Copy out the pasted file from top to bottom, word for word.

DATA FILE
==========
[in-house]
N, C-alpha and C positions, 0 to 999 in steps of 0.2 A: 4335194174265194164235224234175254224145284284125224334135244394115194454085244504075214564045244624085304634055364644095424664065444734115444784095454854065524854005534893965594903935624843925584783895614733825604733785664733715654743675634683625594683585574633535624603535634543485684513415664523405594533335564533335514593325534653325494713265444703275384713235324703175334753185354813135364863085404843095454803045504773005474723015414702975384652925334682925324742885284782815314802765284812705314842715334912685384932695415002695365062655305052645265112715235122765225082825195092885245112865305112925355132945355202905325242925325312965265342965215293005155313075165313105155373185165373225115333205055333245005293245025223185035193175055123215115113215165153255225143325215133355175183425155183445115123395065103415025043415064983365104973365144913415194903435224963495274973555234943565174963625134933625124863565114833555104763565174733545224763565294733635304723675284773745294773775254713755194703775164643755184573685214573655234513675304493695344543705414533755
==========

[in-house]
N, C-alpha and C positions, 0 to 999 in steps of 0.2 A: 4335194174265194164235224234175254224145284284125224334135244394115194454085244504075214564045244624085304634055364644095424664065444734115444784095454854065524854005534893965594903935624843925584783895614733825604733785664733715654743675634683625594683585574633535624603535634543485684513415664523405594533335564533335514593325534653325494713265444703275384713235324703175334753185354813135364863085404843095454803045504773005474723015414702975384652925334682925324742885284782815314802765284812705314842715334912685384932695415002695365062655305052645265112715235122765225082825195092885245112865305112925355132945355202905325242925325312965265342965215293005155313075165313105155373185165373225115333205055333245005293245025223185035193175055123215115113215165153255225143325215133355175183425155183445115123395065103415025043415064983365104973365144913415194903435224963495274973555234943565174963625134933625124863565114833555104763565174733545224763565294733635304723675284773745294773775254713755194703775164643755184573685214573655234513675304493695344543705414533755